I’ve always liked artist John Harris’s work on John Scalzi’s Old Man’s War series of books. Exploring the gorgeous new Titan Books collection The Art of John Harris — Beyond the Horizon not only made me an even bigger fan, it revealed that it turns out I’ve been enjoying his work for years without even knowing it.
If you’ve read any science fiction over the past four decades or so, odds are pretty good you’re familiar with Harris’s work, too. Since the mid-1970s, when he began taking on science fiction themes in his work — which he describes as “imaginative realism” — Harris has created art for books by a stunning list of writers, including Isaac Asimov, James Blish, Frederik Pohl, Arthur C. Clarke, Larry Niven, and Joe Haldeman.
(UPDATE: Oh, hey: Look who did the cover for the newest member of the Nebula Award-winning novels club, Ann Leckie’s Ancillary Justice.)
He’s done several Ben Bova covers — including the Jupiter art that I’ve always loved —
Harris’s work has also been commissioned by NASA, and appeared on Sinclair computer manuals in the early 1980s:
I’m not an art student or critic, but Harris’s art is a style that I find particularly inspiring and worth revisiting; It’s the kind of work that sets my brain off and fuels the imagination, and the sort of vision I’ve loved since I was a kid. Even with their kind of impressionistic feel, there’s the sense of a concrete reality to Harris’s spaceships, landscapes, and constructs. At the same time, they also often exist in wide, unexplained spaces that invite questioning and wonderment.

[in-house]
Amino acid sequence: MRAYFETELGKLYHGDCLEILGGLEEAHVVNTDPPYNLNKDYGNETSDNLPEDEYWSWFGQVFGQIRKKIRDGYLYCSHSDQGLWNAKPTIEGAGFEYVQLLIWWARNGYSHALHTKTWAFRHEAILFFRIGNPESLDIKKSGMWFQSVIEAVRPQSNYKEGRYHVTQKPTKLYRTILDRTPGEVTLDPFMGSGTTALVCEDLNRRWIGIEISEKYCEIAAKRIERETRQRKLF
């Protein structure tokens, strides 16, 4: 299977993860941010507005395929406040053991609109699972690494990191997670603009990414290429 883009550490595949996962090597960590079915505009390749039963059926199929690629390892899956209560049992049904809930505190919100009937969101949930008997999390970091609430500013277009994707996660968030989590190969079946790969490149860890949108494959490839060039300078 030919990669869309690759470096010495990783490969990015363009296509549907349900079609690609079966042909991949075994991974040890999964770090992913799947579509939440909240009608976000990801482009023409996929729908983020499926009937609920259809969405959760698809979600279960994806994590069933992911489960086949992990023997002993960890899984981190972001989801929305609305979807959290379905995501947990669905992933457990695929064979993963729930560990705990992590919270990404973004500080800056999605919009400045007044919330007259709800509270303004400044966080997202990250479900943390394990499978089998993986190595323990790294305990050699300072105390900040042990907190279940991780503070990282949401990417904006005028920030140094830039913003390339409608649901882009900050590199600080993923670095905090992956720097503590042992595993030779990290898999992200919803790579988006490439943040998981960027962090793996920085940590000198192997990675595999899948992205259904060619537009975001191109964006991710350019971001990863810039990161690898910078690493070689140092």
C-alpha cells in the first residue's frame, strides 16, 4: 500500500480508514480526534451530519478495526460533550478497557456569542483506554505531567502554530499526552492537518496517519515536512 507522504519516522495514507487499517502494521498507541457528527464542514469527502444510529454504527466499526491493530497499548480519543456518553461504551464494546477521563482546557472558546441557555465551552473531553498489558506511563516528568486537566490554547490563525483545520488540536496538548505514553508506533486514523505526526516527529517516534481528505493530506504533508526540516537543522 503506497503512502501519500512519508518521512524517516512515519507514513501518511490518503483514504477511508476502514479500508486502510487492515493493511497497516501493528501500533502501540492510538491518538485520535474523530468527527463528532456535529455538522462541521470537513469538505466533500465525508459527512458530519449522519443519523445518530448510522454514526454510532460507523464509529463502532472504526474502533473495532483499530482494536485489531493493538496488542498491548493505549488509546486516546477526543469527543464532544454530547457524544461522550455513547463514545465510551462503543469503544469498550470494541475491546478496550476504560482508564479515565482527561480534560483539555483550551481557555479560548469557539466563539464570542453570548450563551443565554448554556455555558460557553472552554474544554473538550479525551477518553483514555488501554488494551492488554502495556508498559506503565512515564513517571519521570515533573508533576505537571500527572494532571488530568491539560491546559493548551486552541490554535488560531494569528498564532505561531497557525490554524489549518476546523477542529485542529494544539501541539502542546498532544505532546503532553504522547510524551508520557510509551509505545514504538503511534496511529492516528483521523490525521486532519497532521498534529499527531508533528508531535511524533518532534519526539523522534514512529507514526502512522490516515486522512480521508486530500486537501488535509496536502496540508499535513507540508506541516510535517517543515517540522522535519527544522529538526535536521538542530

I could easily imagine myself looking through this book as a kid and losing myself for hours. (Heck, I could do that now — although one side effect of flipping through Beyond the Horizon is that I’ve remembered there are a ton of science fiction books I still want to read.)
Harris’s personal commentary throughout the sections offers some interesting insight into his own creative process and thoughts, and much of the book’s second half is dedicated to works inspired by a fictional history and culture of Harris’s own creation.
The 160-page book presents dozens of pieces, and the 9-by-12-inch format is great for taking in all their detail and wonder. If you’re looking for something to set your mind wandering and spark some inspiration, I highly recommend a trip Beyond the Horizon — and take the kids, too.
Disclosure: GeekDad received a copy of this book for review.